Where humans travel, bacteria will follow. If people are in space for any amount of time, bacteria are sure to thrive there so it’s good to know that there are already researchers looking at how the environment within spaceships affects bacterial populations. Work done on planktonic colonies of ... Read More
Bacteria can be friends and foes—causing infection and disease, but also helping us slim down and even combating acne. Now, a new study reveals that viruses have a dual nature as well. For the first time, researchers have shown that they can help our bodies fight off invading microbes.
"This ... Read More
Germaphobes, maybe you're on to something.
Sickness-causing bacteria and viruses can lurk on surfaces long after they're expelled in an infected person's sneeze or snot. Some can even stay on a surface for months, given the right conditions. While the ability of these microorganisms to actual... Read More
It causes human mucormycosis and bovine mycotic abortion.
It is distinguished from R.arrhizus by its shorter stalk, and smaller sporangia and spores.
Var.oligosporus : has elongated columellae ; spores less obviously striated.
Var.rhizopodiformis : has ... Read More
There’s no question that variation in size and shape has conferred selective advantages over the course of evolutionary time. One of the most obvious examples is the long neck and legs of the giraffe, which allow it to snatch foliage that is unreachable by vertically challenged competitors. The ... Read More
Entry for ASM global video challenge - short description of metabolomics work on Pseudomonas aeruginosa Read More
In this post from my microbiology/education blog, I discuss a post on Boing Boing recently that used a video I had made of ice nucleation bacteria. Ice nucleation bacteria are very interesting of course, and I link to the Boing Boing post. In addition, I provide an additional video of students... Read More
Officials in Beijing confirmed today that a 7-year-old girl is infected with H7N9 avian influenza, widening the geographic spread of the virus that's already killed 11 people.
The girl, whose parents sell live poultry, was admitted to the hospital Thursday with pneumonia and is the first case... Read More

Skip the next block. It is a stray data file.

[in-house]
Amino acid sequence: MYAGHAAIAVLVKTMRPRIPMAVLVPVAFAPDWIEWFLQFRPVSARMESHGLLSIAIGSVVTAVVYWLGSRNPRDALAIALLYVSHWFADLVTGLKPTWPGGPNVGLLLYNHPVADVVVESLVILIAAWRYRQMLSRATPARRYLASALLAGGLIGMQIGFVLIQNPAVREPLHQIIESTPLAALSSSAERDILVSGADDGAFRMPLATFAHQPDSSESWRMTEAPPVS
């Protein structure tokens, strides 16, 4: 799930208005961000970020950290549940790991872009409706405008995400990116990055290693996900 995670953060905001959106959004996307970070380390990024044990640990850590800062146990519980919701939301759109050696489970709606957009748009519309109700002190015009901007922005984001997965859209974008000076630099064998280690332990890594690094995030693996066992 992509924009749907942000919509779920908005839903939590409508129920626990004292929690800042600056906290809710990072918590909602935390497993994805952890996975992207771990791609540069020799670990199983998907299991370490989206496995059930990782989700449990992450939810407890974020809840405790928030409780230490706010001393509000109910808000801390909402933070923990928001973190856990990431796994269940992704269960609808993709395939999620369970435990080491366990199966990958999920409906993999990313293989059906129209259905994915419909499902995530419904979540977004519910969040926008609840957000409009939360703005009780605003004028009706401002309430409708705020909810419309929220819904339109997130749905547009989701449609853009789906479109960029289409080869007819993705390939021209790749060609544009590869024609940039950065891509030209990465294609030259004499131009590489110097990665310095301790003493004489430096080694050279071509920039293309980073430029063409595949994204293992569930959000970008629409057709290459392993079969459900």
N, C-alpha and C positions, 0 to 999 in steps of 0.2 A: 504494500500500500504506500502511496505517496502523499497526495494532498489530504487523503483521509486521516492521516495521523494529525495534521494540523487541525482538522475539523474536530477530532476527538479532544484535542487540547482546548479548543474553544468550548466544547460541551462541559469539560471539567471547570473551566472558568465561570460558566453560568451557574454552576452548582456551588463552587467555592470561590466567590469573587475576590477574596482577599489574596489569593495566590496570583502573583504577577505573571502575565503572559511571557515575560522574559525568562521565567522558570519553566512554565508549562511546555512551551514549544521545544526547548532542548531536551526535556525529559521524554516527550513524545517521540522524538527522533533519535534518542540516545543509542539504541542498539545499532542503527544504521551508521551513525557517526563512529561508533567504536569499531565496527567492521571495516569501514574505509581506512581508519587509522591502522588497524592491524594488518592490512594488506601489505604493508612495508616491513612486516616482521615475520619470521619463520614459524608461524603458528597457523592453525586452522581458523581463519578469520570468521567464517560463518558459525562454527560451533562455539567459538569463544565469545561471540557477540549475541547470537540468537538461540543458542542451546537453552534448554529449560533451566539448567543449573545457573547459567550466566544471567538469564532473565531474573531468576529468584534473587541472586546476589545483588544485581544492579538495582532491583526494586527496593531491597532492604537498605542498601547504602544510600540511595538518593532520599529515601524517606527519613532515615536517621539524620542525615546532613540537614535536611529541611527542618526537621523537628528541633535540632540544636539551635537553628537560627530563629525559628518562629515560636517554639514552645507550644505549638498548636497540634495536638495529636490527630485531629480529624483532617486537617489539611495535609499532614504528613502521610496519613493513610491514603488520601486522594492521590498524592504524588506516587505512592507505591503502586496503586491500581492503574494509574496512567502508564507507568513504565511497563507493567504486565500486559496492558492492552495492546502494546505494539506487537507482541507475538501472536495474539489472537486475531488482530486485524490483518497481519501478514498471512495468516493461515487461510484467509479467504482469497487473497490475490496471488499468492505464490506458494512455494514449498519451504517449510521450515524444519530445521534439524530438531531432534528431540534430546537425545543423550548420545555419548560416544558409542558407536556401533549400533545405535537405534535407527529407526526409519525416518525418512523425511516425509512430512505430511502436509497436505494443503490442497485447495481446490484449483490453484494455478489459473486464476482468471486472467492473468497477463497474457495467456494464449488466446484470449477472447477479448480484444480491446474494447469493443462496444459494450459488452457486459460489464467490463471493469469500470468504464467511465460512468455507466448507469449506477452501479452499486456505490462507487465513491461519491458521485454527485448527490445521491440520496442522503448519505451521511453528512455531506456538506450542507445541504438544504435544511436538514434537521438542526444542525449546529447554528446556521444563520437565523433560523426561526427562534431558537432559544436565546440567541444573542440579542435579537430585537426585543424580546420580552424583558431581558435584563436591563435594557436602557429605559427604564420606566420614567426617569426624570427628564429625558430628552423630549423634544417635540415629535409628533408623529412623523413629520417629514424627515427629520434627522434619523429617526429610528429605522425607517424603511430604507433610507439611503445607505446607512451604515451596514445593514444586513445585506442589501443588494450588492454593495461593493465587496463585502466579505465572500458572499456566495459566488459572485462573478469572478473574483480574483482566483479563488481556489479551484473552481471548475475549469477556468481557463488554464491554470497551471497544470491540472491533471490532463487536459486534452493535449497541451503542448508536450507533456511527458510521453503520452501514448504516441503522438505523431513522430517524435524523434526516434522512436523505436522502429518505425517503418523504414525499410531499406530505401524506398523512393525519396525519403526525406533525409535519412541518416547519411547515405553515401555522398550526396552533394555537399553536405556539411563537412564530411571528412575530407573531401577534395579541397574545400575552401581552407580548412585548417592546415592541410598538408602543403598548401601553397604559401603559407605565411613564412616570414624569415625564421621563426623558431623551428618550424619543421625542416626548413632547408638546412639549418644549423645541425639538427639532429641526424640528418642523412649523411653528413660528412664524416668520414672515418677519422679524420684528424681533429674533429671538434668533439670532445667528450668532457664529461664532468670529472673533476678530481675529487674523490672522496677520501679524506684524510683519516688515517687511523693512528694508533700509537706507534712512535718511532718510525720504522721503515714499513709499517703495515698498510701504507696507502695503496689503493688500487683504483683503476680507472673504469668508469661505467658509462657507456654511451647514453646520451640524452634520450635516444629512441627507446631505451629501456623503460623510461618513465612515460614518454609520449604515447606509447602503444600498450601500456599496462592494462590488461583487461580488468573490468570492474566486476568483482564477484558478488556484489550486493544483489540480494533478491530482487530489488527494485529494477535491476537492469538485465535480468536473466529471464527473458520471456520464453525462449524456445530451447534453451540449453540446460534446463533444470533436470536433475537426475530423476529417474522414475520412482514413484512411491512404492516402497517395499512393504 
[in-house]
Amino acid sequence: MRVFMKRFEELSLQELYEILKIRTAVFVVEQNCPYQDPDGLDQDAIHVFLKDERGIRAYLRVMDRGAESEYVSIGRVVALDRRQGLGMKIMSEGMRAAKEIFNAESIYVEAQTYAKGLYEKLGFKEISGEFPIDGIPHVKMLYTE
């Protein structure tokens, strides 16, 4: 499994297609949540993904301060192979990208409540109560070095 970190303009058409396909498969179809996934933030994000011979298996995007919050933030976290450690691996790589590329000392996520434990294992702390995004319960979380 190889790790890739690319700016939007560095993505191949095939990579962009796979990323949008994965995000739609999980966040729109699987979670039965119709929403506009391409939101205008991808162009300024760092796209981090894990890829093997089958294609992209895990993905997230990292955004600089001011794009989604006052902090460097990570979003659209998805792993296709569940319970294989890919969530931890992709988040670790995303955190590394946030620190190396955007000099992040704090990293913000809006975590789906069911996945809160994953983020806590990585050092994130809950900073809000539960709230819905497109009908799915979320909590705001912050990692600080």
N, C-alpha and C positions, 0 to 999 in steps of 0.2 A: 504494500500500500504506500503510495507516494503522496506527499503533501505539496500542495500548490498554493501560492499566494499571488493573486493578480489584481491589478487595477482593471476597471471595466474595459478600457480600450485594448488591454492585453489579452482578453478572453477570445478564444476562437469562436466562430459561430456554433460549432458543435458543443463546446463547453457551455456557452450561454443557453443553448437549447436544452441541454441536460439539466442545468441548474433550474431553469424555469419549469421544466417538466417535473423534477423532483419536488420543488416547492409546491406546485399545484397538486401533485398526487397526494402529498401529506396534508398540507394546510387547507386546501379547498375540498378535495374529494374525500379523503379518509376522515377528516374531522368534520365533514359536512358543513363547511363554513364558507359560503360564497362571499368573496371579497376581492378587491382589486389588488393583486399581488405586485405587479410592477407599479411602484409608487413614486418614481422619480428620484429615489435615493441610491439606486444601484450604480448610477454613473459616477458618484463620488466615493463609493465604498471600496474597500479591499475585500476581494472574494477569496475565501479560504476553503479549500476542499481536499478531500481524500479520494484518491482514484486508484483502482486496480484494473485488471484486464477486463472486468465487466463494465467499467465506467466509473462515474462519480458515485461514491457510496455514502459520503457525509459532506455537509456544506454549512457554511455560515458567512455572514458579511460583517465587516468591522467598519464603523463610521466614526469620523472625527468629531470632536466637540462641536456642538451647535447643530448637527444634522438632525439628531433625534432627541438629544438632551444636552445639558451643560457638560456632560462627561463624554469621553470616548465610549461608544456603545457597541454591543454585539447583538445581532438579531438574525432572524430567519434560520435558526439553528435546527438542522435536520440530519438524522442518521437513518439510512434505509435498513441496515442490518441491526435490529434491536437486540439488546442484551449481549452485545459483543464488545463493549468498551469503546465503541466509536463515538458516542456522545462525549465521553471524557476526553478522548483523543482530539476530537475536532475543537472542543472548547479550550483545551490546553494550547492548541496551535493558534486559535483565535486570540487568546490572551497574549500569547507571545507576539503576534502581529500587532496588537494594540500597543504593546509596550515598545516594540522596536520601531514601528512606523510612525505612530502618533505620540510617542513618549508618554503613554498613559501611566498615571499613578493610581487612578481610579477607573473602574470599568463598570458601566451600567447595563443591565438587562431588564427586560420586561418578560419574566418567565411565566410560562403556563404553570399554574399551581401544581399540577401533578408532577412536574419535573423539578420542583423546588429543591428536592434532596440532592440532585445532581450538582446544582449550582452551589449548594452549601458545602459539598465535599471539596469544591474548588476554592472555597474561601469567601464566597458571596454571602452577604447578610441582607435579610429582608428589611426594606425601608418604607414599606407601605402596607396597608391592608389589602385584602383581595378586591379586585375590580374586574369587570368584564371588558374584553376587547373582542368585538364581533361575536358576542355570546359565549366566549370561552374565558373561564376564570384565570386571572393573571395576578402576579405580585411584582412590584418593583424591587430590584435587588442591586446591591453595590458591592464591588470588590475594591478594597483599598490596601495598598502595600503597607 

TB-causing bacteria appear to mask their identity to avoid recognition by infection-killing cells in the upper airways. The bacteria call up more permissive white blood cells in the deeper regions of the lungs and hitch a ride inside them to get into the host’s body.
These findings are report... Read More
This episode: "Selfish" jumping gene is actually helpful for its host plant's resistance to disease!
Scanning electron micrograph of methicillin-resistant Staphylococcus aureus bacteria (yellow, round items) killing and escaping from a human white cell. Credit: National Institutes of Health/Department of Health and Human Services (NIAID) Read More
Late last week, a Russian news outlet reported that scientists at Antarctica's Lake Vostok, buried under miles of ice, said they had found bacteria that appeared to be new to science. Now, the head of that lab has said the signature is actually just contamination, leading outside researchers to ... Read More
Viruses have historically been classified into one of two types – those with an outer lipid-containing envelope and those without an envelope. For the first time, researchers at the University of North Carolina have discovered that hepatitis A virus, a common cause of enterically-transmitted hep... Read More
Our vaccine unit here at NIH did a study of malaria vaccine with some promising results. I know Dickson has been a champion of conquering malaria.
When a new disease emerges, scientists and physicians hope something that’s already in the medicine cabinet can be used to treat it.
A new study suggests for the novel coronavirus, that may be the case.
Scientists from the U.S. National Institute of Allergy and Infectious Diseases are repo... Read More
Researchers at NYU Langone Medical Center have discovered a new mechanism by which the deadly Staphylococcus aureus bacteria attack and kill off immune cells. Their findings, published today in the journal Cell Host & Microbe, explain a critical survival tactic of a pathogen that causes more ski... Read More
Those of you with an interest in virology, or perhaps simply sensationalism, have probably seen the recent headlines proclaiming another laboratory-made killer influenza virus. From The Independent: ‘Appalling irresponsibility: Senior scientists attack Chinese researchers for creating new strain... Read More
White-nose syndrome has invaded Fern Cave National Wildlife Refuge, home to more than 1 million endangered gray bats and other vulnerable species.
The world's largest wintering colony of gray bats may be under attack from white-nose syndrome, federal wildlife authorities reported Monday, pote... Read More
The first red alga genome has just been sequenced by an international team coordinated by CNRS and UPMC at the Station Biologique de Roscoff (Brittany), notably involving researchers from CEA-Genoscope, the universities of Lille 1 and Rennes 1 and the Muséum National d'Histoire Naturelle. ... Read More
Humans don't make chitin. So why do many bacterial pathogens require chitinases to maintain an infection? A study in mBio this week reveals that in Listeria monocytogenes, at least, chitinase helps the environmental pathogen live a double life, digesting chitin while the bacterium lives in the s... Read More